One week ago our community was terribly shaken by the shooting at Borderline Bar & Grill. Then over the next two nights the Woolsey and Thousand Oaks fires sent many of our church families evacuating their homes, with the Malibu fire affecting many more. We went through (and honestly, are still going through) a time of uncertainty and wrestling with the problem of evil and assurance of God’s sovereign goodness. Which we’re thankful is preached and loved every week in our church.
I don’t want to dwell on the shooting or the fires in the fear of appearing to capitalize on those events to get a blog post written. I just have a church ministry thought connected to the week we’ve had, that I’d like to get down while it’s fresh.
On Sunday, we gathered to worship together as a church. A good number of our families were sleep-deprived and coming down from the stress of evacuating their homes while the fires burned through the past few nights. And many of us knew some of those killed in the shooting. And I was thankful to have a church family to gather with, and to know we WOULD gather, no matter what had inconvenienced or turned our world topsy-turvy the week before.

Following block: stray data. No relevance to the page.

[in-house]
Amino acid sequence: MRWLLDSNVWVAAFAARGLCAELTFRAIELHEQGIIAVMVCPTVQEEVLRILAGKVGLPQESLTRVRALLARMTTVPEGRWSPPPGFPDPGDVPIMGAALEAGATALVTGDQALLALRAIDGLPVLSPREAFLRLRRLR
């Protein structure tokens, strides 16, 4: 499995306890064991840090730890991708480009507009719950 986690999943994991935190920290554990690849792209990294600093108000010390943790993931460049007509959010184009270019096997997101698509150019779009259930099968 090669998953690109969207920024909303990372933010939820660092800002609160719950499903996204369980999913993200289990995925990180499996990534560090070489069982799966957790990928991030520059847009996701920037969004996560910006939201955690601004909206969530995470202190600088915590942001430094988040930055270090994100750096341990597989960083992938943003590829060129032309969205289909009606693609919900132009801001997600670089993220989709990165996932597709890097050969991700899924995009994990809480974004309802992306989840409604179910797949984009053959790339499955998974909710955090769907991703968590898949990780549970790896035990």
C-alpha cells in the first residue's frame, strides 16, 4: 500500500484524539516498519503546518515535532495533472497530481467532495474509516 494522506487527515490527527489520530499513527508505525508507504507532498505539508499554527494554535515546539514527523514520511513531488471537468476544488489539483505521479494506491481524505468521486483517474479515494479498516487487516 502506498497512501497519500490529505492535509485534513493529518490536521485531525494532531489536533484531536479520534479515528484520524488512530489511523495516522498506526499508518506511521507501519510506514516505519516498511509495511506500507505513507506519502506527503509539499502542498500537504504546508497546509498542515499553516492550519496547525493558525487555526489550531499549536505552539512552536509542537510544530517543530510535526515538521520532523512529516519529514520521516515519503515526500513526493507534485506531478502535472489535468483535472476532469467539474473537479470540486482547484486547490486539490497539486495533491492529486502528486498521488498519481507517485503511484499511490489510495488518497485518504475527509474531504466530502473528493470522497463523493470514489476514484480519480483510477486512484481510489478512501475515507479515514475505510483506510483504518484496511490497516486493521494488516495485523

And as a worship planner, I was relieved and thankful for God’s grace to provide us with the right kind of songs to sing on a Sunday like this past one. This is the ministry thought that I’m hoping might be best-served fresh: continually be establishing a bank of songs to sing in your church that people know well, and that work on the toughest of Sundays.
This isn’t to say every song you teach your congregation has to be a lament in a minor key; but keep a core of songs rotating that will already be second nature to sing “when Death shows his face.”* Don’t make the mistake of keeping things light and happy all the time, because the real stuff of life in a sin-broken world, when it comes to bear, will require a weightier kind of song. Let those songs be ones your church already knows, so when the tragedy comes the verses they’ve sung often take on a whole new layer of depth.
I still remember the first time I sang “In Christ Alone” (after many, many times) and these lines in the first verse finally made sense to me: “This Cornerstone, this solid Ground/Firm through the fiercest drought and storm.” Some painful circumstances made those lines really matter.
Songs aren’t Scripture, to be sure. But God commands us to sing to one another as a means to get the Word of Christ to take root and live in us (Colossians 3:16). Be advised – sing the full spectrum of human experience in your worship, and get those songs in there now with a long view toward those future times when you and your church will be desperate for them.
*From the excellent tune “New Again” by Sojourn Music. We sing this one about once a month, and it has served our congregation super well.